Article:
MIT’s Hockfield Court is bordered on the west by the ultramodern Stata Center, with its reflective, silver alcoves that jut off at odd angles, and on the east by Building 68, which is a simple, window-lined, cement rectangle. At first glance, Bonnie Berger’s mathematics lab in the Stata Center and Joey Davis’s biology lab in Building 68 are as different as the buildings that house them. And yet, a recent collaboration between these two labs shows how their disciplines complement each other. The partnership started when Ellen Zhong, a graduate student from the Computational and Systems Biology (CSB) Program, decided to use a computational pattern-recognition tool called a neural network to study the shapes of molecular machines. Three years later, Zhong’s project is letting scientists see patterns that run beneath the surface of their data, and deepening their understanding of the molecules that shape life.

    Zhong’s work builds on a technique from the 1970s called cryo-electron microscopy (cryo-EM), which lets researchers take high-resolution images of frozen protein complexes. Over the past decade, better microscopes and cameras have led to a “resolution revolution” in cryo-EM that’s allowed scientists to see individual atoms within proteins. But, as good as these images are, they’re still only static snapshots. In reality, many of these molecular machines are constantly changing shape and composition as cells carry out their normal functions and adjust to new situations.

    Along with former Berger lab member Tristan Belper, Zhong devised software called cryoDRGN. The tool uses neural nets to combine hundreds of thousands of cryo-EM images, and shows scientists the full range of three-dimensional conformations that protein complexes can take, letting them reconstruct the proteins’ motion as they carry out cellular functions. Understanding the range of shapes that protein complexes can take helps scientists develop drugs that block viruses from entering cells, study how pests kill crops, and even design custom proteins that can cure disease. Covid-19 vaccines, for example, work partly because they include a mutated version of the virus’s spike protein that’s stuck in its active conformation, so vaccinated people produce antibodies that block the virus from entering human cells. Scientists needed to understand the variety of shapes that spike proteins can take in order to figure out how to force spike into its active conformation.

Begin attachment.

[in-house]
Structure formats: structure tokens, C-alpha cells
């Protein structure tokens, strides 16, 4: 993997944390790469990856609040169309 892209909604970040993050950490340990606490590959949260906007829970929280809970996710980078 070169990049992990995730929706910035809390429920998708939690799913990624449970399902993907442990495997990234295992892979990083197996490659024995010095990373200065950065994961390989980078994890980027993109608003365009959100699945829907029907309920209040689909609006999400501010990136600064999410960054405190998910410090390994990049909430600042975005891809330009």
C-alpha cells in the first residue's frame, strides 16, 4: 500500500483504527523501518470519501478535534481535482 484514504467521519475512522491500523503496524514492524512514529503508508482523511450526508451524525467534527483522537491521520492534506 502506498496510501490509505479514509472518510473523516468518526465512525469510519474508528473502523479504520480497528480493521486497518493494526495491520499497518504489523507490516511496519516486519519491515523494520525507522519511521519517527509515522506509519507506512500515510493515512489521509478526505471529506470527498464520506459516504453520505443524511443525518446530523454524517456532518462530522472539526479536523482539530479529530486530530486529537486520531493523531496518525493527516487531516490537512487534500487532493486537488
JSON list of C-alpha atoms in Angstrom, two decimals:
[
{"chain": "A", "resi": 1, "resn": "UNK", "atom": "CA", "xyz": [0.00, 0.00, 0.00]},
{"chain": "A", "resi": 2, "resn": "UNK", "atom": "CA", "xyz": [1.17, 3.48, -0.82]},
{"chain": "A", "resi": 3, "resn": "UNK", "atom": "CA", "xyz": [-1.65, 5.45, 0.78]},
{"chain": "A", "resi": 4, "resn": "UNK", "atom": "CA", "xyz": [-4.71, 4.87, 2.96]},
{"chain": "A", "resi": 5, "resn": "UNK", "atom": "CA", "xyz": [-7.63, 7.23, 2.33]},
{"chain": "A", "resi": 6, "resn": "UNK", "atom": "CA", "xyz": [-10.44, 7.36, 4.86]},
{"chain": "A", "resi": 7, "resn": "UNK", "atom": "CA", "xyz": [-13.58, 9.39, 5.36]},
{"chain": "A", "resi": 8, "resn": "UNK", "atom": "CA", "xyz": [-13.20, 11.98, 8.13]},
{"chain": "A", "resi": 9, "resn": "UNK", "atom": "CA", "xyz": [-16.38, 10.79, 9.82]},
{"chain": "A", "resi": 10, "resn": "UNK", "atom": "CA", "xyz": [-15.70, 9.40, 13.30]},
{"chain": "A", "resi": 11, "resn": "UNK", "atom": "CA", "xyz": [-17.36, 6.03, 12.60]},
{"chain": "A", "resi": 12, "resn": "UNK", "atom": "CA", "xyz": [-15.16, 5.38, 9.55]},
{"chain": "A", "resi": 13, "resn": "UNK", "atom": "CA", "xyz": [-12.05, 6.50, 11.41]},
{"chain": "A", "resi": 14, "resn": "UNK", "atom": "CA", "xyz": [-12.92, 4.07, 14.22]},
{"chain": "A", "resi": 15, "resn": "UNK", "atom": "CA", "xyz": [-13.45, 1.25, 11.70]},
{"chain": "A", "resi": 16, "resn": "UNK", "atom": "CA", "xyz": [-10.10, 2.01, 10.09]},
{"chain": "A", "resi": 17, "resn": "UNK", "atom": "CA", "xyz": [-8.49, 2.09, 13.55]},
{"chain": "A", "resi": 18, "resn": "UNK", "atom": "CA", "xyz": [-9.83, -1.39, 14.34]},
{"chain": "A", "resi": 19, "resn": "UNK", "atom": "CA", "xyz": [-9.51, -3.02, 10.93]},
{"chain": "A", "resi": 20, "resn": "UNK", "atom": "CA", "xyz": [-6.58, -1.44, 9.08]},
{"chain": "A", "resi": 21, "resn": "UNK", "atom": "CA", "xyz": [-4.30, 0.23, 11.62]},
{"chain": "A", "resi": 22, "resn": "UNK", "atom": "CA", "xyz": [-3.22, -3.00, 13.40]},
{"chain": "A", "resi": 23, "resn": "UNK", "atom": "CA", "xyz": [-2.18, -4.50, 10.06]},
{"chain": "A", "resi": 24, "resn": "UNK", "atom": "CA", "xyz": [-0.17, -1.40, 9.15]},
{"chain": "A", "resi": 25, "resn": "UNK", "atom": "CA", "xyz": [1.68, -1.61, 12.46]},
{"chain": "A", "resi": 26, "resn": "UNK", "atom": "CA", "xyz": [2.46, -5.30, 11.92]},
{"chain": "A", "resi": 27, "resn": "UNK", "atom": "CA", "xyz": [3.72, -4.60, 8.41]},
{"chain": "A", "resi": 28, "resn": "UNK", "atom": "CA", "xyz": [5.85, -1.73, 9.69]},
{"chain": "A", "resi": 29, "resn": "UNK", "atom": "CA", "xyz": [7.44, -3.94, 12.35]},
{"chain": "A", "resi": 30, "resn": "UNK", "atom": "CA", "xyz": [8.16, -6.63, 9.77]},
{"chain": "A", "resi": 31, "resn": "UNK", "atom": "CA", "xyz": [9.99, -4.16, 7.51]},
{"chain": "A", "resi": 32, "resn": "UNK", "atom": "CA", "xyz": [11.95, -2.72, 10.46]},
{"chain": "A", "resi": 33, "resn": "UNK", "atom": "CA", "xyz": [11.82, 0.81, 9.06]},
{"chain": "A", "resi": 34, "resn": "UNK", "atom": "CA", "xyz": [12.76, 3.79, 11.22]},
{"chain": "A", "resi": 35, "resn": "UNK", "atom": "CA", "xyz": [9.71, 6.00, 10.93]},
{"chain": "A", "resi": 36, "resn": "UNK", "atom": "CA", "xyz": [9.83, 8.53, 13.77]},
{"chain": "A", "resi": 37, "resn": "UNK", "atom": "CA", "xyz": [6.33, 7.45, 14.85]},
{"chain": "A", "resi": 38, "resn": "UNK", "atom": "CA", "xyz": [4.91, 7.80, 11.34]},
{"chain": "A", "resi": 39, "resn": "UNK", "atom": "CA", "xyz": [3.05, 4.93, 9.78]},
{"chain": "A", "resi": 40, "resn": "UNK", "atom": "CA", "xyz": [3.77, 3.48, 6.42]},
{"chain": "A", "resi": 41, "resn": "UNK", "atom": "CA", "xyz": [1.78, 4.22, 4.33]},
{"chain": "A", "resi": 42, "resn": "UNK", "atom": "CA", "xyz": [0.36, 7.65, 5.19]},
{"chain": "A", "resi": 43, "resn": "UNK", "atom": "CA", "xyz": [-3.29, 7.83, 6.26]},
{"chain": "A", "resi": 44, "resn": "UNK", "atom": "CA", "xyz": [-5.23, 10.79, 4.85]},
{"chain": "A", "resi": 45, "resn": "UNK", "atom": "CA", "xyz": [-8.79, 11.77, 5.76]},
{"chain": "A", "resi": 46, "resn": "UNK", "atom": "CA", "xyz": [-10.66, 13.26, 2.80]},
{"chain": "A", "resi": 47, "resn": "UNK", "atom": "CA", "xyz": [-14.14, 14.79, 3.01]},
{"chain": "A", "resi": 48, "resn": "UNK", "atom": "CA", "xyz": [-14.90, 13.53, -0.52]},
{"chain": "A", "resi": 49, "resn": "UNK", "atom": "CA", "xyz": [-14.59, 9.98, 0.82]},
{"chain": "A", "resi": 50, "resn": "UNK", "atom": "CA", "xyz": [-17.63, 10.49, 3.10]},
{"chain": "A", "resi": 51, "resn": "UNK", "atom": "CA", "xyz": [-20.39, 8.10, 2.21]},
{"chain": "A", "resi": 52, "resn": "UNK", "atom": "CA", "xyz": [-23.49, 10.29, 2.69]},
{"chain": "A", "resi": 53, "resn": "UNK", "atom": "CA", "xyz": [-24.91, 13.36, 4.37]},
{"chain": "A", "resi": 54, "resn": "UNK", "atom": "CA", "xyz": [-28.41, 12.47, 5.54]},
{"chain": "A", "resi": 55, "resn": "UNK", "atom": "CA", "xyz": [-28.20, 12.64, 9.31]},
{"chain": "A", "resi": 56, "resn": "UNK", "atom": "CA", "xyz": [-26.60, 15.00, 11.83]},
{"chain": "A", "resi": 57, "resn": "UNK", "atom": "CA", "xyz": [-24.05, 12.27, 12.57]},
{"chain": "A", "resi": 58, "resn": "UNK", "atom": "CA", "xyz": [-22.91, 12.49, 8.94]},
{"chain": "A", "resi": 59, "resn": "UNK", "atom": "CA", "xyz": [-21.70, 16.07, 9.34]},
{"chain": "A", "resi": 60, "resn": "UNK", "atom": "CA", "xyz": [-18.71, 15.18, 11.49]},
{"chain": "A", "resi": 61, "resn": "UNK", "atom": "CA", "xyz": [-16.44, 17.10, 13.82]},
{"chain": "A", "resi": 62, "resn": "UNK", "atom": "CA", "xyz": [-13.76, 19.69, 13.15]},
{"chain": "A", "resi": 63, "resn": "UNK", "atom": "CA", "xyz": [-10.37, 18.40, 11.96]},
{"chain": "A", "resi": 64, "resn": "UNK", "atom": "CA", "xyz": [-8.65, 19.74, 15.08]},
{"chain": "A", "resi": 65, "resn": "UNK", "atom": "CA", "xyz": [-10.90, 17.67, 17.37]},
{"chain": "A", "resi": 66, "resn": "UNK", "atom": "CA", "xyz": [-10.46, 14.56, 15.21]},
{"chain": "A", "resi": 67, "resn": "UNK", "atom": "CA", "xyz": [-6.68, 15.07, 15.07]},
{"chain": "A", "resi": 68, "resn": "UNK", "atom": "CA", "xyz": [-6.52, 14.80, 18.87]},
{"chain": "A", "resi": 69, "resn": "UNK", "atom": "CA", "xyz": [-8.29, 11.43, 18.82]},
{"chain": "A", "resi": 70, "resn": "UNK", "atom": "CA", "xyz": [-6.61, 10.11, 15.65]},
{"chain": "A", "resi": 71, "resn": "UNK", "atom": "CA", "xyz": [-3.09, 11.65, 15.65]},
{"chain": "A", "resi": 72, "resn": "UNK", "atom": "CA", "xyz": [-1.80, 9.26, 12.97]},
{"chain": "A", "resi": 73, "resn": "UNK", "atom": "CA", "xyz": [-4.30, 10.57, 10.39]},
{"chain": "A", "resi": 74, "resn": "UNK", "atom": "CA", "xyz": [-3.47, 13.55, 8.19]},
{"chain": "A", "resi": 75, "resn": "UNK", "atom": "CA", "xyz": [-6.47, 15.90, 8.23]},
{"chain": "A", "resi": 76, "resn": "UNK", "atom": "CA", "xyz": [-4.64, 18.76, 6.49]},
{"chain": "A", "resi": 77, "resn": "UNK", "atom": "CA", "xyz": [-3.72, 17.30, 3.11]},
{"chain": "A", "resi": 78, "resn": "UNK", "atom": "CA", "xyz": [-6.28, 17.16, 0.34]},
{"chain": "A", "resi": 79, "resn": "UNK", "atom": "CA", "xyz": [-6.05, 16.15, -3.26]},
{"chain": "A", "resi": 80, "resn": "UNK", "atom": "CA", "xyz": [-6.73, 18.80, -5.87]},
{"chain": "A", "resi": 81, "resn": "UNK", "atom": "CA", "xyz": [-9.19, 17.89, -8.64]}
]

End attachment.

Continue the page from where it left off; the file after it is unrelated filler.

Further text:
Getting off the computer and into the lab

    Zhong’s interest in computational biology goes back to 2011 when, as a chemical engineering undergrad at the University of Virginia (US), she worked with Professor Michael Shirts to simulate how proteins fold and unfold. After college, Zhong took her skills to a company called D. E. Shaw Research, where, as a scientific programmer, she took a computational approach to studying how proteins interact with small-molecule drugs.

    “The research was very exciting,” Zhong says, “but all based on computer simulations. To really understand biological systems, you need to do experiments.”

    This goal of combining computation with experimentation motivated Zhong to join MIT’s CSB PhD program, where students often work with multiple supervisors to blend computational work with bench work. Zhong “rotated” in both the Davis and Berger labs, then decided to combine the Davis lab’s goal of understanding how protein complexes form with the Berger lab’s expertise in machine learning and algorithms. Davis was interested in building up the computational side of his lab, so he welcomed the opportunity to co-supervise a student with Berger, who has a long history of collaborating with biologists.

    Davis himself holds a dual bachelor’s degree in computer science and biological engineering, so he’s long believed in the power of combining complementary disciplines. “There are a lot of things you can learn about biology by looking in a microscope,” he says. “But as we start to ask more complicated questions about entire systems, we’re going to require computation to manage the high-dimensional data that come back.”


    Reconstructing Molecules in Motion.

    Before rotating in the Davis lab, Zhong had never performed bench work before — or even touched a pipette. She was fascinated to find how streamlined some very powerful molecular biology techniques can be. Still, Zhong realized that physical limitations mean that biology is much slower when it’s done at the bench instead of on a computer. “With computational research, you can automate experiments and run them super quickly, whereas in the wet lab, you only have two hands, so you can only do one experiment at a time,” she says.

    Zhong says that synergizing the two different cultures of the Davis and Berger labs is helping her become a well-rounded, adaptable scientist. Working around experimentalists in the Davis lab has shown her how much labor goes into experimental results, and also helped her to understand the hurdles that scientists face at the bench. In the Berger lab, she enjoys having coworkers who understand the challenges of computer programming.

    “The key challenge in collaborating across disciplines is understanding each other’s ‘languages,’” Berger says. “Students like Ellen are fortunate to be learning both biology and computing dialects simultaneously.”

    Bringing in the community